Have Trouble Falling Asleep? These Proven Tricks Will Improve Your Sleep Quality In No Time (2 of 6)
Cocktails or caffeinated drinks prior to bed are a big no
We understand how much you value your late-night booze party with friends. However, it’s impacting your health in more ways than you can realize. Not only is it difficult for the body to digest, but it also messes up your sleep. The brain is in an active state for a few hours after you consume alcohol. The same is the case with caffeinated products. Be it coke, a black coffee shot, a piece of dark chocolate, or a scoop of chocolate ice cream you finish your dinner with, you are going to have to avoid having these at least 4 to 6 hours before your bedtime. As the Food and Drug Administration notes, it takes our bodies that long to use up about half of the caffeine consumed. Therefore, it’s best if you can skip these items altogether. If you are too dependent on them, ensure you don’t have them after late afternoon.
Find a nighttime routine that relaxes your brain and prepares you for a good sleep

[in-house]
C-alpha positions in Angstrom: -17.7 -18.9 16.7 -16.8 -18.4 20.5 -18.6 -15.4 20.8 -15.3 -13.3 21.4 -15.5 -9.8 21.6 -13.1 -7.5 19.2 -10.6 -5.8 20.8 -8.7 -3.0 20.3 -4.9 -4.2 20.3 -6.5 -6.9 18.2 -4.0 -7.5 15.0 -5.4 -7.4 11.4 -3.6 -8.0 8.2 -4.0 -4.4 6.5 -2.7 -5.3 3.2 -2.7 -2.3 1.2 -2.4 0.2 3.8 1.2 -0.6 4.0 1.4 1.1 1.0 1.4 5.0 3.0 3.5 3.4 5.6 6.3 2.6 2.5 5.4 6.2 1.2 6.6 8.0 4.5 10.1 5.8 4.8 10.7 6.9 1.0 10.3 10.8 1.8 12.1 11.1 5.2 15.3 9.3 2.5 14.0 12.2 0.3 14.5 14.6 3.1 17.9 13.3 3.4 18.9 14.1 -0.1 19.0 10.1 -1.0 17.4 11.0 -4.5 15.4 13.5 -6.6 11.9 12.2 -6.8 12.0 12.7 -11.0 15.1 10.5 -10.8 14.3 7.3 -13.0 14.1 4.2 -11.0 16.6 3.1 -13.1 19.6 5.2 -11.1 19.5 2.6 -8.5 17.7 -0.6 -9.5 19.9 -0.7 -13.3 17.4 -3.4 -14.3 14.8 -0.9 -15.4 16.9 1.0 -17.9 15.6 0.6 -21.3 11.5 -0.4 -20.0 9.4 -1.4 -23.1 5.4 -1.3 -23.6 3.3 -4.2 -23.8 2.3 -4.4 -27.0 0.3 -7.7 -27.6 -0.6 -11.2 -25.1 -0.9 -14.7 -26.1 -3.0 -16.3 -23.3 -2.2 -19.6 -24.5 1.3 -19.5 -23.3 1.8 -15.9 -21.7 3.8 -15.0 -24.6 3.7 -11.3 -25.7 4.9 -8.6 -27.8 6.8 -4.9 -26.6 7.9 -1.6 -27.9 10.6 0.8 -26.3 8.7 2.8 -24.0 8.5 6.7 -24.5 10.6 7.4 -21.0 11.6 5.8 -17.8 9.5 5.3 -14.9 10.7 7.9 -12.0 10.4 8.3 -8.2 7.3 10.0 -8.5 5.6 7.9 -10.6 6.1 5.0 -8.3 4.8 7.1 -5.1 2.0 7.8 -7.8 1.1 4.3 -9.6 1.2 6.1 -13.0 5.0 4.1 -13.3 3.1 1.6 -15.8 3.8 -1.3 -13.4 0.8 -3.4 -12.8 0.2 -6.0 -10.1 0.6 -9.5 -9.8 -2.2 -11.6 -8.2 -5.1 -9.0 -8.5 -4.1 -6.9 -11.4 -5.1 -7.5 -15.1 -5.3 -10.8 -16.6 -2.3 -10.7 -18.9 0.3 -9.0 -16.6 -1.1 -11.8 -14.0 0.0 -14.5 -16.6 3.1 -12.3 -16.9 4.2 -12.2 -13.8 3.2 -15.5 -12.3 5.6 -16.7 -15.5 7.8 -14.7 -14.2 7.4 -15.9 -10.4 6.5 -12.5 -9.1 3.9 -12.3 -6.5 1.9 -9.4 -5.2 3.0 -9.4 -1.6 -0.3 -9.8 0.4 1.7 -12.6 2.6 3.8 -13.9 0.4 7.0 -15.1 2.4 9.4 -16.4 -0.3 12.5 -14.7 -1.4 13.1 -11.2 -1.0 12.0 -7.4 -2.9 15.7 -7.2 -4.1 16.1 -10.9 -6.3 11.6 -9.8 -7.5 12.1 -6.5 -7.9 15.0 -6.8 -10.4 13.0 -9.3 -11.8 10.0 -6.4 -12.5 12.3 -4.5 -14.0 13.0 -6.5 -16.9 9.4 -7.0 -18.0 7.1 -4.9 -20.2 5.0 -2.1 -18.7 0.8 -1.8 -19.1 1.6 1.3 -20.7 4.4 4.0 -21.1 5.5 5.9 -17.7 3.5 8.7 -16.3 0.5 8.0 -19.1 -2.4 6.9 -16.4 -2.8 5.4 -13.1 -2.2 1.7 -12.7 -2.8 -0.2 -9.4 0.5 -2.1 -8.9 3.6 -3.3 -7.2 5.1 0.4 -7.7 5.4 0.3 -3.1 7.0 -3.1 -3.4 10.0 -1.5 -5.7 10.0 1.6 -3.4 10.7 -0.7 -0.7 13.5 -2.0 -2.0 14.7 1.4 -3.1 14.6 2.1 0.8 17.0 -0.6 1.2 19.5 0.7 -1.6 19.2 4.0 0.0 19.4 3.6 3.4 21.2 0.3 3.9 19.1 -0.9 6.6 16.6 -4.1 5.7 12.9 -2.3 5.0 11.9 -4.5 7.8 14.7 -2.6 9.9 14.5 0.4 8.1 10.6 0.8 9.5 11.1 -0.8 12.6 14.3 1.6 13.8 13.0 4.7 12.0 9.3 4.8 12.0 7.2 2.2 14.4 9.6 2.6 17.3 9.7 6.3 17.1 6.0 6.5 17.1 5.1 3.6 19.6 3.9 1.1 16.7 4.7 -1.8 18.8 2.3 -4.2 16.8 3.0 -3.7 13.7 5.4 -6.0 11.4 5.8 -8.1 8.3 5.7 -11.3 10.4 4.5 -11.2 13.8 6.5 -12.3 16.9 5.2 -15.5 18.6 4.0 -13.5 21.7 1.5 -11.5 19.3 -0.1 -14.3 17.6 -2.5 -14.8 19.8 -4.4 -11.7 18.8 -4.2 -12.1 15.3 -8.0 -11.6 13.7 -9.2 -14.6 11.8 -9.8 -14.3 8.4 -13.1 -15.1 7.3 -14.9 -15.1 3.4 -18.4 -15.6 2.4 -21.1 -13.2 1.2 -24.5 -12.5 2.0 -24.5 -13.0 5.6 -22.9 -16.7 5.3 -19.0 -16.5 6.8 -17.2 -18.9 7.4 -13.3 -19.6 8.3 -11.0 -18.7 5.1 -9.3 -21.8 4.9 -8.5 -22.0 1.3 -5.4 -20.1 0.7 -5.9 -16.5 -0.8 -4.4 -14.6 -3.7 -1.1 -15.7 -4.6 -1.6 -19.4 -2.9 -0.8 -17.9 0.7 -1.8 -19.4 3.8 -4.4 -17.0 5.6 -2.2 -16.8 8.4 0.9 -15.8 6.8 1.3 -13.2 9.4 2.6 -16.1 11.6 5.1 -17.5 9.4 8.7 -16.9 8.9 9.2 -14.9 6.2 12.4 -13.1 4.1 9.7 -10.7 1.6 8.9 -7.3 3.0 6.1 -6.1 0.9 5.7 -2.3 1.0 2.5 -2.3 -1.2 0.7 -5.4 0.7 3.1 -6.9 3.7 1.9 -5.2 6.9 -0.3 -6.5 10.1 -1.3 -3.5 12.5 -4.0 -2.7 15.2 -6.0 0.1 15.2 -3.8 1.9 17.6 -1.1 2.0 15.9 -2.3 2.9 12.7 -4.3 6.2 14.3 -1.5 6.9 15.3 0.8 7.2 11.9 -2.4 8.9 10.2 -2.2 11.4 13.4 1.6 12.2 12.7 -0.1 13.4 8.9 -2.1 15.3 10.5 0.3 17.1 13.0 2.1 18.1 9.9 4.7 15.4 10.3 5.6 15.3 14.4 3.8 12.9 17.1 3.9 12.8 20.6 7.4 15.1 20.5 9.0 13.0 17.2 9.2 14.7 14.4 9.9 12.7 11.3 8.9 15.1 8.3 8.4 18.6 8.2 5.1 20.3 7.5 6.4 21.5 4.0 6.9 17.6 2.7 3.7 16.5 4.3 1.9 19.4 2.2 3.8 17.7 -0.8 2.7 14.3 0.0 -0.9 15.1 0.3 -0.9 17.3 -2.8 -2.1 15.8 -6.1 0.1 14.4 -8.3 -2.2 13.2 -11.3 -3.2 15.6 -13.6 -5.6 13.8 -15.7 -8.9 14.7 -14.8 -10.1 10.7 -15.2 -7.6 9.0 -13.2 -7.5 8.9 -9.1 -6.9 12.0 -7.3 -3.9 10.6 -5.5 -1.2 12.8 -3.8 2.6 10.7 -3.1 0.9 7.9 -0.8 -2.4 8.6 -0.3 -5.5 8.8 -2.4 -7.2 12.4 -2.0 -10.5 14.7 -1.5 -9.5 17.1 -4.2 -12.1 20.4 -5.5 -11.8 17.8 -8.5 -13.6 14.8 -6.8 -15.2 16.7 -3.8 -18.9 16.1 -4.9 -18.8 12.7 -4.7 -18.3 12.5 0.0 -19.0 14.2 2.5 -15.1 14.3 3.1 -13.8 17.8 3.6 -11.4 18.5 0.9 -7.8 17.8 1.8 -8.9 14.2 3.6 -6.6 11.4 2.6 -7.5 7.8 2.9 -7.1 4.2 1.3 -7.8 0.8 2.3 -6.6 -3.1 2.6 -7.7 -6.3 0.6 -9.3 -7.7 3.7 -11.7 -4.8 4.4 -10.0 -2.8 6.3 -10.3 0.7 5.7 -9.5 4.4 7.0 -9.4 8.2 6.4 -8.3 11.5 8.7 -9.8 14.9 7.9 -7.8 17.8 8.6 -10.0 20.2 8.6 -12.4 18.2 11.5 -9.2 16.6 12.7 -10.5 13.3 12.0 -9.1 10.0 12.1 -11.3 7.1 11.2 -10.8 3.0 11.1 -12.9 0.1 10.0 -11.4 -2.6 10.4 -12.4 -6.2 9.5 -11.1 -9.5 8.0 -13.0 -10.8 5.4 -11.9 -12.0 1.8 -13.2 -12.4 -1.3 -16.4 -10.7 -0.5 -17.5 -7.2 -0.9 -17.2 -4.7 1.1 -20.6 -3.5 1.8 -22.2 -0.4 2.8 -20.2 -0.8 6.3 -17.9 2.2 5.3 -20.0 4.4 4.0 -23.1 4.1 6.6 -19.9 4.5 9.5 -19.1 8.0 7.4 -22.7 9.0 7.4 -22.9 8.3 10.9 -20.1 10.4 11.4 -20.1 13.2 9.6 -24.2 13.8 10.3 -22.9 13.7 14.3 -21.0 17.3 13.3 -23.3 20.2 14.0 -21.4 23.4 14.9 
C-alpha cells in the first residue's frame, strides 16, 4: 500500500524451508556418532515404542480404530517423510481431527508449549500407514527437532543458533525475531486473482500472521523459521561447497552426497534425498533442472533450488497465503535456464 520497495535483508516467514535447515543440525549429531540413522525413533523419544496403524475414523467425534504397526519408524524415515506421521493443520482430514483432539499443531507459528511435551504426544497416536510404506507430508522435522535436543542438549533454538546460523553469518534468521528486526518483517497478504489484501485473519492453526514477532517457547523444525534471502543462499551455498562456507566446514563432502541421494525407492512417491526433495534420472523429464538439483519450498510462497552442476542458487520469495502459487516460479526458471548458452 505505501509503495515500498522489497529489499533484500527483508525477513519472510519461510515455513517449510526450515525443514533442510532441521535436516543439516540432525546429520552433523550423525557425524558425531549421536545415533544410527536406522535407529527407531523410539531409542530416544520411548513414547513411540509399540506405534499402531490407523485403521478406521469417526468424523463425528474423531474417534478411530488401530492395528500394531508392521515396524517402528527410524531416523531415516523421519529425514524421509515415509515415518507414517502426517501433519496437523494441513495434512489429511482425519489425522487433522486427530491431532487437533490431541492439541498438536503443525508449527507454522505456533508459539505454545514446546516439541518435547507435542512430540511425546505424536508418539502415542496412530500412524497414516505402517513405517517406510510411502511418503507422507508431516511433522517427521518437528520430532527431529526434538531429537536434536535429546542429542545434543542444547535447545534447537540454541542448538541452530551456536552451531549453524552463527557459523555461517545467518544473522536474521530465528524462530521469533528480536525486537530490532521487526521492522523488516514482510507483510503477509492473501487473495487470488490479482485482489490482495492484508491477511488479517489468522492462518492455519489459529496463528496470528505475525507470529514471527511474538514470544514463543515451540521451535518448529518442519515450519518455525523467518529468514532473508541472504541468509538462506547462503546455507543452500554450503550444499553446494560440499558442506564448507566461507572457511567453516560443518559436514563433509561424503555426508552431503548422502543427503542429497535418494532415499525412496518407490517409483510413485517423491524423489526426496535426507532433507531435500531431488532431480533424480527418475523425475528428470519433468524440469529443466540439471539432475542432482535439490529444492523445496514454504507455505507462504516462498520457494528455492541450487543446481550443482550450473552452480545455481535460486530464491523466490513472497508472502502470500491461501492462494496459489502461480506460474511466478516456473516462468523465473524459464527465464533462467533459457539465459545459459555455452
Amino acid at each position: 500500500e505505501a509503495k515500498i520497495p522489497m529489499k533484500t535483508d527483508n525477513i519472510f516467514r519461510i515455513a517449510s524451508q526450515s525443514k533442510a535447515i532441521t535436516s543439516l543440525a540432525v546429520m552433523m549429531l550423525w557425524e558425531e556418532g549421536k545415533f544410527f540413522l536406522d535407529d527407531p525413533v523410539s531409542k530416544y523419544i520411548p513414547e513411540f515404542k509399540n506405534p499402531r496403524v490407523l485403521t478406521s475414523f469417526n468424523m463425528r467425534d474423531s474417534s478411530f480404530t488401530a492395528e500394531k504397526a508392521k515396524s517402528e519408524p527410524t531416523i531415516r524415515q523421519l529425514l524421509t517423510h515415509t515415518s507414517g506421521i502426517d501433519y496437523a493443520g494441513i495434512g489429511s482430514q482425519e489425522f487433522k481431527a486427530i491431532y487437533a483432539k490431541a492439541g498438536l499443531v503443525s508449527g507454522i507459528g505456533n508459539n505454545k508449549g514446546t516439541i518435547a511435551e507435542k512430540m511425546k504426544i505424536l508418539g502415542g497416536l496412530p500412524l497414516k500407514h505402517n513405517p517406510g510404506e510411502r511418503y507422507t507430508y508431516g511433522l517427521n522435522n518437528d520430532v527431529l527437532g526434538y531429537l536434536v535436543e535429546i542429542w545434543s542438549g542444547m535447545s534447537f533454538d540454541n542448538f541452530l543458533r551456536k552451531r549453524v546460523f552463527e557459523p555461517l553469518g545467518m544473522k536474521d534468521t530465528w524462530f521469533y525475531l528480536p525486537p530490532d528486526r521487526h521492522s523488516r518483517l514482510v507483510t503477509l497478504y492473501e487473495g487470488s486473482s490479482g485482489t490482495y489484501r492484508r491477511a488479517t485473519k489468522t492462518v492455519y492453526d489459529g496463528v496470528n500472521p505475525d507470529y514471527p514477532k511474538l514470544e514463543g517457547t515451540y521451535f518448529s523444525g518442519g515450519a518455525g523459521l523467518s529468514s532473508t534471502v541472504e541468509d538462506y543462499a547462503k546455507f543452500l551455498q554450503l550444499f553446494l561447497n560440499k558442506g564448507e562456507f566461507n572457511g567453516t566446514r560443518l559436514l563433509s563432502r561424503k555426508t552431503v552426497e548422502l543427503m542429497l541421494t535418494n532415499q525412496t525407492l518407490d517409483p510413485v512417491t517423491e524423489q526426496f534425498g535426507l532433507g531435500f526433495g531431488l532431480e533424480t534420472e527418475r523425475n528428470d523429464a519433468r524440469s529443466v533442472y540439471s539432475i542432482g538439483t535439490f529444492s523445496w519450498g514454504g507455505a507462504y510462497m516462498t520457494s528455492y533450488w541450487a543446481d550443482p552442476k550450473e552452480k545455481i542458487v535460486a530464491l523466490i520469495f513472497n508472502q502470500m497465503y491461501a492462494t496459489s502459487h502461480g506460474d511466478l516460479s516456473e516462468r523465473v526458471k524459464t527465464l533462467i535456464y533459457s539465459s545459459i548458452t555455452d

While you may stop everything you were doing as soon as the clock strikes 10 and get into bed, the body’s functions are a lot more complex. Mere laying down is not going to help your mind relax and go into a deep sleep. Physical shutting doesn’t necessarily ensure mental shutting which is crucial for falling asleep. If you are having too many thoughts or are feeling restless, you need some sort of relaxing activity before you hit the bed. What works best for you can only be figured out by you. Some common night routines that are known to promote good sleep include meditation, skincare rituals, listening to music, a nice long bath, etc.
Be done with your workout by early evening
When we exercise, our body releases some hormones such as endorphins and adrenaline.
While these are considered the ‘good’ hormones, they do excite our brain making it harder to sleep. Therefore, it’s best that your workout regimen is not close to your sleep time. On the other hand, exercise also helps with sleep if you do it during the daytime, says John Hopkins, an expert in psychology. It works out the muscles, aids in digestion, reduces stress, and increases appetite; all of which are directly related to quality sleep.